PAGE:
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Re: Question regarding constraint usage within inline asm


On 2/19/19 9:09 PM, Alan Modra wrote:
> On Mon, Feb 18, 2019 at 01:13:31PM -0600, Peter Bergner wrote:
>> long input;
>> long
>> bug (void)
>> {
>>   register long output asm ("r3");
>>   asm ("blah %0, %1, %2" : "=&r" (output) : "r" (input), "0" (input));
>>   return output;
>> }
>>
>> I know an input operand can have a matching constraint associated with
>> an early clobber operand, as there seems to be code that explicitly
>> mentions this scenario.  In this case, the user has to manually ensure
>> that the input operand is not clobbered by the early clobber operand.
>> In the case that the input operand uses an "r" constraint, we just
>> ensure that the early clobber operand and the input operand are assigned
>> different registers.  My question is, what about the case above where
>> we have the same variable being used for two different inputs with
>> constraints that seem to be incompatible?
> 
> Without the asm("r3") gcc will provide your "blah" instruction with
> one register for %0 and %2, and another register for %1.  Both
> registers will be initialised with the value of "input".

That's not what I'm seeing.  I see one pseudo (123) used for the output
operand and one pseudo (121) used for both input operands.  Like so:

(insn 8 6 7 (parallel [
            (set (reg:DI 123 [ outputD.2831 ])
                (asm_operands:DI ("blah %0, %1, %2") ("=&r") 0 [
                        (reg/v:DI 121 [ <retval> ]) repeated x2
                    ]
                     [
                        (asm_input:DI ("r") bug.i:6)
                        (asm_input:DI ("0") bug.i:6)
                    ]
                     [] bug.i:6))
            (clobber (reg:SI 76 ca))
        ]) "bug.i":6:3 -1
     (nil))

The only difference between using asm("r3") and not using it is that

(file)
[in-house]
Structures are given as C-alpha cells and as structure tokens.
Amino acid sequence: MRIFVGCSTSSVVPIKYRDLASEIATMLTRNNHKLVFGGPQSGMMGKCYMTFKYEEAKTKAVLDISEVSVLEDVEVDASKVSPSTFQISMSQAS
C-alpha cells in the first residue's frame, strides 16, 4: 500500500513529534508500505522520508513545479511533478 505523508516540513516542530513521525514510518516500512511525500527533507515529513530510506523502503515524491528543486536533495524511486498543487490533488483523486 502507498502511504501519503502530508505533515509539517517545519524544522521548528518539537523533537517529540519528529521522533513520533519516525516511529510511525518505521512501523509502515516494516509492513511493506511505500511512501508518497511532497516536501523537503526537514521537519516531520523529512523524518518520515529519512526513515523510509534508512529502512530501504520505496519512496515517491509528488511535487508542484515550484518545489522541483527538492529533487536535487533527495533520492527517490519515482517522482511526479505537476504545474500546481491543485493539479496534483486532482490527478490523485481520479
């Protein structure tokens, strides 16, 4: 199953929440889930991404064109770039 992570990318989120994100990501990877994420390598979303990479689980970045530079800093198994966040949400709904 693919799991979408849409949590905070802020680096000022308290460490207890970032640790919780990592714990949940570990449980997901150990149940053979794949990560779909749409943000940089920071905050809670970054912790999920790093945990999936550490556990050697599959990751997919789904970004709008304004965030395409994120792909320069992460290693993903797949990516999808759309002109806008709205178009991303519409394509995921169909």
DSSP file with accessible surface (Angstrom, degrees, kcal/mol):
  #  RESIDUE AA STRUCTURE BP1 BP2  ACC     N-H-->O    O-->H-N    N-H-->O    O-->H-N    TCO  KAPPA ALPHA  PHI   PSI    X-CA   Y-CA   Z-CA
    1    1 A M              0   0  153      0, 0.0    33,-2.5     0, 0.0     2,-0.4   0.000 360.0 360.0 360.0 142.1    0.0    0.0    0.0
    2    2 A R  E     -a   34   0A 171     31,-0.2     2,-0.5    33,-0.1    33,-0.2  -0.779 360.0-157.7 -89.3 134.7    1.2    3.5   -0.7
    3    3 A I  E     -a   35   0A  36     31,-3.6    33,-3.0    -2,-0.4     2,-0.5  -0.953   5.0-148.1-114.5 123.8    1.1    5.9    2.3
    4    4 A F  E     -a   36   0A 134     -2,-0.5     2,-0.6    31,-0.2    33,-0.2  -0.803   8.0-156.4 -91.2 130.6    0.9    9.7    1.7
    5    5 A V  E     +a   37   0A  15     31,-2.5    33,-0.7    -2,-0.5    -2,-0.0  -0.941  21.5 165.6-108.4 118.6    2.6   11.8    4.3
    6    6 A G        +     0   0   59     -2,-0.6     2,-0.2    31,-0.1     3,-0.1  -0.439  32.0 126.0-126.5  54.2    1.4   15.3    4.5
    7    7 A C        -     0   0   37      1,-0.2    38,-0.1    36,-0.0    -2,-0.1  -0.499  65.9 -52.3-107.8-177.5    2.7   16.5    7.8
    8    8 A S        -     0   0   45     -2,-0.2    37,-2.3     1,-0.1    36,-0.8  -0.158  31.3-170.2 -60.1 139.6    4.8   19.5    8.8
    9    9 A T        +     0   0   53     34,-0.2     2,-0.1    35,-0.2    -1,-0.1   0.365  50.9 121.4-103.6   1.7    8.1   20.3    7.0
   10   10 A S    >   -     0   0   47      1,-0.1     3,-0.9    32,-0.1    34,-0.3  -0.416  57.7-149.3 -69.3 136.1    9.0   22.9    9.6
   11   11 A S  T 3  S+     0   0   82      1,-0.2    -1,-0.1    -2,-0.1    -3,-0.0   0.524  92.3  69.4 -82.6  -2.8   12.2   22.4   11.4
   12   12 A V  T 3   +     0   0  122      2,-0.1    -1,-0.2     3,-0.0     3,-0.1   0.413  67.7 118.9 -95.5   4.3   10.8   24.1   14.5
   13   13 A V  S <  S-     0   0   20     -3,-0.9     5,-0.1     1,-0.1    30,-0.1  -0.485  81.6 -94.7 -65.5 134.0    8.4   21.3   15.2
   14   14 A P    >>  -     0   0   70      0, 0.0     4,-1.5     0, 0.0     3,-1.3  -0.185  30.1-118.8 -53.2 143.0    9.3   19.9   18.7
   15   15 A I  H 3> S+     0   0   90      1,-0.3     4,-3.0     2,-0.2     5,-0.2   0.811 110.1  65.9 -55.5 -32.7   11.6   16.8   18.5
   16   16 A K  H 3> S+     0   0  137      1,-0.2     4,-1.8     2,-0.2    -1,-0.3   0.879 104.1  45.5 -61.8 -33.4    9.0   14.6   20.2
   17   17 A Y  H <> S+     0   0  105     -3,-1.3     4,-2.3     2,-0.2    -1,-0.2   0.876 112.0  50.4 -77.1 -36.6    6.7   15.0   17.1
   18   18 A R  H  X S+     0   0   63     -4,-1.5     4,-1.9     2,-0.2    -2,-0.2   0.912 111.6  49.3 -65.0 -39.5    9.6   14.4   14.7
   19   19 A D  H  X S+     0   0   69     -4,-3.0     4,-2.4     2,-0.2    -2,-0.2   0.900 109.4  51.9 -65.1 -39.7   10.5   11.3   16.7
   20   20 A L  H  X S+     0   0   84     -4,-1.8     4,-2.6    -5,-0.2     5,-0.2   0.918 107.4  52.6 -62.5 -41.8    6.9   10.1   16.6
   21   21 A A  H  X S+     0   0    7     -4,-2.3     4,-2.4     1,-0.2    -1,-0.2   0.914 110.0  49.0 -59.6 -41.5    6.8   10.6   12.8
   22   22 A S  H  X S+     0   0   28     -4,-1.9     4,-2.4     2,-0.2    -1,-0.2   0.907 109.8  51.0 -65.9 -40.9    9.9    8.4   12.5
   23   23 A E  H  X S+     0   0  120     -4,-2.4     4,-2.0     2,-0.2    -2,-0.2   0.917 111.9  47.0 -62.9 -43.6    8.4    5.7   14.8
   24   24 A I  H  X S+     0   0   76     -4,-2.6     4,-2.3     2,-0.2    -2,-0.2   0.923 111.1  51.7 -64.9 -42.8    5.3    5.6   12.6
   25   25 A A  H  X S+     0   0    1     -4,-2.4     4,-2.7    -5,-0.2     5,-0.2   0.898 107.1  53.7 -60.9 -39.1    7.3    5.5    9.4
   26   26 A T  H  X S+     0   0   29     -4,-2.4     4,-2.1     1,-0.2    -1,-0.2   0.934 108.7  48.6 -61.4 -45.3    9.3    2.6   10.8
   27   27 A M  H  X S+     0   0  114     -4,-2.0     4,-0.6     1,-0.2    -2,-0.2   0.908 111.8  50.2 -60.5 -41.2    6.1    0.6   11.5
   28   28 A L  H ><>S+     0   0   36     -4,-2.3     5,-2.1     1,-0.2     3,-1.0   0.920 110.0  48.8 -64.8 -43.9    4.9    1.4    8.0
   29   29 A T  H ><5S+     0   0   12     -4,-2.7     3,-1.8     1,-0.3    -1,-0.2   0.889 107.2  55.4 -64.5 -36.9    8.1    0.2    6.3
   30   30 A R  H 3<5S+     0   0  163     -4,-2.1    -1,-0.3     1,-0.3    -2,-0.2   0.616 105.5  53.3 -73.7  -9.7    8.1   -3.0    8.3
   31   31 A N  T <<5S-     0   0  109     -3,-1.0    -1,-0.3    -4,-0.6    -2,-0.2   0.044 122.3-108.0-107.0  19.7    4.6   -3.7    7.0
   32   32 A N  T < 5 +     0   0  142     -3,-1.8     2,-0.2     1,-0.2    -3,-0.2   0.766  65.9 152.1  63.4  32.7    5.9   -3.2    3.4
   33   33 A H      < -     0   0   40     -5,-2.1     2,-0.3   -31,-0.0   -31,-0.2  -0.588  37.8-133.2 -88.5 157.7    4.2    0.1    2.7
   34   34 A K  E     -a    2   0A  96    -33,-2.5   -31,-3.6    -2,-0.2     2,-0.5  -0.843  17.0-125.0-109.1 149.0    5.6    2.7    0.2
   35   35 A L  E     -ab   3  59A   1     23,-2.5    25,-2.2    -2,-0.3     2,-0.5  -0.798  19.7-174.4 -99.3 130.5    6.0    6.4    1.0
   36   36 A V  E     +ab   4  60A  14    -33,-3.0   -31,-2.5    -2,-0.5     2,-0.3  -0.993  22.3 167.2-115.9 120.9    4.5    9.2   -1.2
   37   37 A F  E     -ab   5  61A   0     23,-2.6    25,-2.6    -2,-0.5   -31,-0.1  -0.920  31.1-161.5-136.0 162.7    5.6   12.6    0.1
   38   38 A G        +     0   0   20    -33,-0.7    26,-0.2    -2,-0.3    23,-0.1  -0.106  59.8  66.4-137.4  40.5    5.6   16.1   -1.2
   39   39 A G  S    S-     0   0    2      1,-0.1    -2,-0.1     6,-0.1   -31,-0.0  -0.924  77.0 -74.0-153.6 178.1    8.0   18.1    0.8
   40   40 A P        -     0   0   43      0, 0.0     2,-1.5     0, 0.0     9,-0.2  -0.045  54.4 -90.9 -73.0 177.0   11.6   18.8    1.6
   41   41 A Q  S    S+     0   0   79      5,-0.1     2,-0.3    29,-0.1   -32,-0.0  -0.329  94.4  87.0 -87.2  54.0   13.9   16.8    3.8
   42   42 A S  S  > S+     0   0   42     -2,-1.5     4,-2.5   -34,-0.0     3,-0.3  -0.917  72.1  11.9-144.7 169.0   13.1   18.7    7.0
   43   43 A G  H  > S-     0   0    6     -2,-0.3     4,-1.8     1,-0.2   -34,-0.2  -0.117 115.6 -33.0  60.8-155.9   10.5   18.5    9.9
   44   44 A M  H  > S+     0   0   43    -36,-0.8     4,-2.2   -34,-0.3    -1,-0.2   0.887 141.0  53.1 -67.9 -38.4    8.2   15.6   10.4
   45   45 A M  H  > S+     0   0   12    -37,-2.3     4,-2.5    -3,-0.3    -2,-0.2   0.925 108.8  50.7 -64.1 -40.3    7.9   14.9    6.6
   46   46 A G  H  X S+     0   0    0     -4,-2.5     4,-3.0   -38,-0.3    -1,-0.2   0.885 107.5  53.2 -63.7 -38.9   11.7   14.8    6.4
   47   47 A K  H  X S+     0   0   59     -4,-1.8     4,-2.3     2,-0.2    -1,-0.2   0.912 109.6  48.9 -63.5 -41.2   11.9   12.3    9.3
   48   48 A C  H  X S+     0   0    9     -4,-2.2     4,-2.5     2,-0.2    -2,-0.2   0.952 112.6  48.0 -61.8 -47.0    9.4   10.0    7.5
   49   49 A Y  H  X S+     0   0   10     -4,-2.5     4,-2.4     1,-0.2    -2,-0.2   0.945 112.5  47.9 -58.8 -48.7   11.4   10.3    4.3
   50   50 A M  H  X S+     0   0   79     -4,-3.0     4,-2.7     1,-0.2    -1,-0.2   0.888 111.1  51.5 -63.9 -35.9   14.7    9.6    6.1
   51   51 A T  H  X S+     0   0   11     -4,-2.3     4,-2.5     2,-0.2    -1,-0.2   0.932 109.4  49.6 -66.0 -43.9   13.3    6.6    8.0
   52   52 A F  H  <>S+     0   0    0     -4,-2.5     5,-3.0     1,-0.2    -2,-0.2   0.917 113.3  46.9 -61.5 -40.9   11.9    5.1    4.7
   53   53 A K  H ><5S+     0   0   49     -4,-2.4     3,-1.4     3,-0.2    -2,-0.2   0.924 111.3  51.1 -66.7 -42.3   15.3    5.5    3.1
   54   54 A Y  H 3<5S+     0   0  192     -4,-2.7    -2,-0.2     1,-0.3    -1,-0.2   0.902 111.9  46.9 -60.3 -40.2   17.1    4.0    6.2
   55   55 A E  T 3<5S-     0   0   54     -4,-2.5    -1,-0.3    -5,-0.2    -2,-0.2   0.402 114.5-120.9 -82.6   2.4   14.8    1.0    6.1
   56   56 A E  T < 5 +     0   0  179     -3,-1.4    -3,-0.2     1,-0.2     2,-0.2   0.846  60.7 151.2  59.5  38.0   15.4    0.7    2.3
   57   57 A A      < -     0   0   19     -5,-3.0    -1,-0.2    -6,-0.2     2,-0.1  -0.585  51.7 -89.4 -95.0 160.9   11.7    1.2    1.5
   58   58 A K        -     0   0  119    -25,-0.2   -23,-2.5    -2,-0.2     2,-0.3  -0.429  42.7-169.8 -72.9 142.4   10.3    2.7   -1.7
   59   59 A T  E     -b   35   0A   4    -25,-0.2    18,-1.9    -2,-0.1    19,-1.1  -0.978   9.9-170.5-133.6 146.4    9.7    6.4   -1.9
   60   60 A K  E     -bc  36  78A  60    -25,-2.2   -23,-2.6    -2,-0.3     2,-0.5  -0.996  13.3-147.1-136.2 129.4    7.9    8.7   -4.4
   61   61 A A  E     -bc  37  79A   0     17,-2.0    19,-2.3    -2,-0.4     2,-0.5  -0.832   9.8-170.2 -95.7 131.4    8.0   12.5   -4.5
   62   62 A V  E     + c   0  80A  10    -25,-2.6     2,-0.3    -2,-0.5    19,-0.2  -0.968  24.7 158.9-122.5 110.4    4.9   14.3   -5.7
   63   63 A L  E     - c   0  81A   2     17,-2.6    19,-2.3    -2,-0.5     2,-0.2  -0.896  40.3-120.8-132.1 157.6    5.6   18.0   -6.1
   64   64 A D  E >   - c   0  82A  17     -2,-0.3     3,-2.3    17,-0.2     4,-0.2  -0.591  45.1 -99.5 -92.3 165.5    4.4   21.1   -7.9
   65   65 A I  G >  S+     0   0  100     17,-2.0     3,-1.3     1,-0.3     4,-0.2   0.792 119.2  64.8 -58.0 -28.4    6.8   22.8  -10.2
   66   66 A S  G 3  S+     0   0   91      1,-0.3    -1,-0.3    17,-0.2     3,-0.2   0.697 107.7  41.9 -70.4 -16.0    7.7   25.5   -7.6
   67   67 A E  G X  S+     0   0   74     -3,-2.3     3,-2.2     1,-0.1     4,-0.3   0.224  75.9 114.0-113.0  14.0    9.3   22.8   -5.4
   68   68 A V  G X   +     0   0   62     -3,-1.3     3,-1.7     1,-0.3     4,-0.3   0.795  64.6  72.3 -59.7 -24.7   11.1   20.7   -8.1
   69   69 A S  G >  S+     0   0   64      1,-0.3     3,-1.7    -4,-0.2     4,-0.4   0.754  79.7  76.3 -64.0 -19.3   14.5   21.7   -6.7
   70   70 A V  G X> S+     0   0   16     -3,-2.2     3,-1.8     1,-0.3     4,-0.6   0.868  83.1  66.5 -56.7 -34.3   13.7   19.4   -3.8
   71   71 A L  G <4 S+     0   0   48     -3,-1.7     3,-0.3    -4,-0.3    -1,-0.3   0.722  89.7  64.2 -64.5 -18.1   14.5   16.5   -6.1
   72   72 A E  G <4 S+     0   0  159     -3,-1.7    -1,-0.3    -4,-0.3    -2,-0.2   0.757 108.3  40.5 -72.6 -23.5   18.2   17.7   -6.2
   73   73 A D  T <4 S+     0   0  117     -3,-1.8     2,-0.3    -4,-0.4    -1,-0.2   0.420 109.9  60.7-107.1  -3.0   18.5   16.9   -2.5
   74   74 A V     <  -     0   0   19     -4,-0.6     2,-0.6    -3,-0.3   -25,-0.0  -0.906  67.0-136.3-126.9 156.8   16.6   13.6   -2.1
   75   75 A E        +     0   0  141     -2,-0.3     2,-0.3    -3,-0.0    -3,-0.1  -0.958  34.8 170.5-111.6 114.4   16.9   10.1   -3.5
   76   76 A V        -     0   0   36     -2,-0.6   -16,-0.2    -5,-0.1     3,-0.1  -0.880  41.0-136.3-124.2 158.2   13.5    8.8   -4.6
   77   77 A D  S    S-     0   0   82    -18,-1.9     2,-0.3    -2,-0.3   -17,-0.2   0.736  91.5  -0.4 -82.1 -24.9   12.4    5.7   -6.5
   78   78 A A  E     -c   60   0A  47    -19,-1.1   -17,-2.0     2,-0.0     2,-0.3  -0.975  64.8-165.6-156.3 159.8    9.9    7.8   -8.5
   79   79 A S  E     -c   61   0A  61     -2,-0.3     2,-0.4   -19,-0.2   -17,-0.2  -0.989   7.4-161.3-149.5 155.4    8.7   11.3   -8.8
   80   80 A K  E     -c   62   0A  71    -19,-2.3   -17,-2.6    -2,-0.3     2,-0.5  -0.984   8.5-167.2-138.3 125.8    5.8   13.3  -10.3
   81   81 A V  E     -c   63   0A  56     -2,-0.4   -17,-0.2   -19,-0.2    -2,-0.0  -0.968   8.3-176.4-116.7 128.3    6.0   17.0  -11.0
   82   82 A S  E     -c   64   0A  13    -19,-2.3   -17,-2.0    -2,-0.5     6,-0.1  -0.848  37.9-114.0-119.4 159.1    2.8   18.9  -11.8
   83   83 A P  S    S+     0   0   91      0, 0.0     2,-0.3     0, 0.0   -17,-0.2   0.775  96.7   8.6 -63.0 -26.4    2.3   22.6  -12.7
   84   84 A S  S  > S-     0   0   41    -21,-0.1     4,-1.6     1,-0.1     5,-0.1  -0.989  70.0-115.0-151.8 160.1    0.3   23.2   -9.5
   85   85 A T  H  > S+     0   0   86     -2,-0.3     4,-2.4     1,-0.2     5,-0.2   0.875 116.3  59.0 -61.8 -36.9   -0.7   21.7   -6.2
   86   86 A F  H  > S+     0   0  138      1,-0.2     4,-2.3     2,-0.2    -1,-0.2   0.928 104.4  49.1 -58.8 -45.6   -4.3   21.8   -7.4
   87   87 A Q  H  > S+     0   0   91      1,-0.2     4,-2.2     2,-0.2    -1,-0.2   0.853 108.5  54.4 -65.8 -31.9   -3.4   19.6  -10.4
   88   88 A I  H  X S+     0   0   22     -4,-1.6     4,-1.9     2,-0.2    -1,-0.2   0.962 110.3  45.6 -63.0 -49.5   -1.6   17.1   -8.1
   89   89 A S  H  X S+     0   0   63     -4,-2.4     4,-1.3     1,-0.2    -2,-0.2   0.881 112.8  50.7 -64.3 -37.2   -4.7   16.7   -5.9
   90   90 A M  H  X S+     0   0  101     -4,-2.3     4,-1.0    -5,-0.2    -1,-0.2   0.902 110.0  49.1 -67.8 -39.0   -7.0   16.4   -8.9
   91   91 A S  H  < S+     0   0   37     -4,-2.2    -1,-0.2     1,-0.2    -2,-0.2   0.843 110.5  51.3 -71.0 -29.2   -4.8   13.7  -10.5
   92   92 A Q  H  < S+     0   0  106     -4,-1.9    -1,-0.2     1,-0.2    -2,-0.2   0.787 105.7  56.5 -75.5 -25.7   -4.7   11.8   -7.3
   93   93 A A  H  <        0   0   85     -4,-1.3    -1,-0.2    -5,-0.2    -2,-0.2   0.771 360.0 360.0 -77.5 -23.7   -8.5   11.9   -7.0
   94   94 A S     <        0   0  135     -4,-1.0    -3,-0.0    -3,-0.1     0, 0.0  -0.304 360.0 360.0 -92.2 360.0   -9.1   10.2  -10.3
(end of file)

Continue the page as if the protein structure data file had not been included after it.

pseudo 123 is replaced with hard reg 3 in the output operand.  The input
operands use pseudo 121 in both cases.  It stays this way up until the
asmcons pass (ie, match_asm_constraints_1) which notices that operand %2
has a matching constraint with operand %0, so it emits a copy before
the asm that writes "input"'s pseudo into "output"'s pseudo and then
rewrites the asm operand %2 to use "output"'s pseudo.  But then it goes
ahead and rewrites all other uses of "input"'s pseudos with "output"'s
pseudo, so operand %1 also gets rewritten.  So we end up with:

(insn 15 6 8 2 (set (reg:DI 123 [ outputD.2831 ])
        (reg/v:DI 121 [ <retval> ])) "bug.i":6:3 -1
     (nil))
(insn 8 15 12 2 (parallel [
            (set (reg:DI 123 [ outputD.2831 ])
                (asm_operands:DI ("blah %0, %1, %2") ("=&r") 0 [
                        (reg:DI 123 [ outputD.2831 ]) repeated x2
                    ]
                     [
                        (asm_input:DI ("r") bug.i:6)
                        (asm_input:DI ("0") bug.i:6)
                    ]
                     [] bug.i:6))
            (clobber (reg:SI 76 ca))
        ]) "bug.i":6:3 -1
     (expr_list:REG_DEAD (reg/v:DI 121 [ <retval> ])
        (expr_list:REG_UNUSED (reg:SI 76 ca)
            (nil))))

Now the case above (ie, not using asm("r3")) compiles fine.  We assign
pseudo 123 to r3 and LRA's constraint checking code notices that operand
%1 should not be assigned to the same register as the early clobber
output operand, so it spills it.  However, when we use asm("r3"),
LRA's constraint checking code again sees that operand %1 shouldn't
have the same register as operand %0, but since it's a preassigned
hard register, it cannot spill it, since there may have been a valid
reason why that particular operand is supposed to be in r3, so we ICE.
I'm not sure we can ever safely spill a hard register.

That said, talking with Segher and Uli offline, they both think the
inline asm usage in the test case should be legal, so that tells me
then that the bug is in the asmcons pass when it rewrites operand %1's
pseudo.  It really should check that operand %1's pseudo should not
be updated because it conflicts with the early clobber operand %0.
That would then allow operand %1 and operand %2 to have different
registers.  I'll try and prepare a patch that checks for that scenario.

Peter


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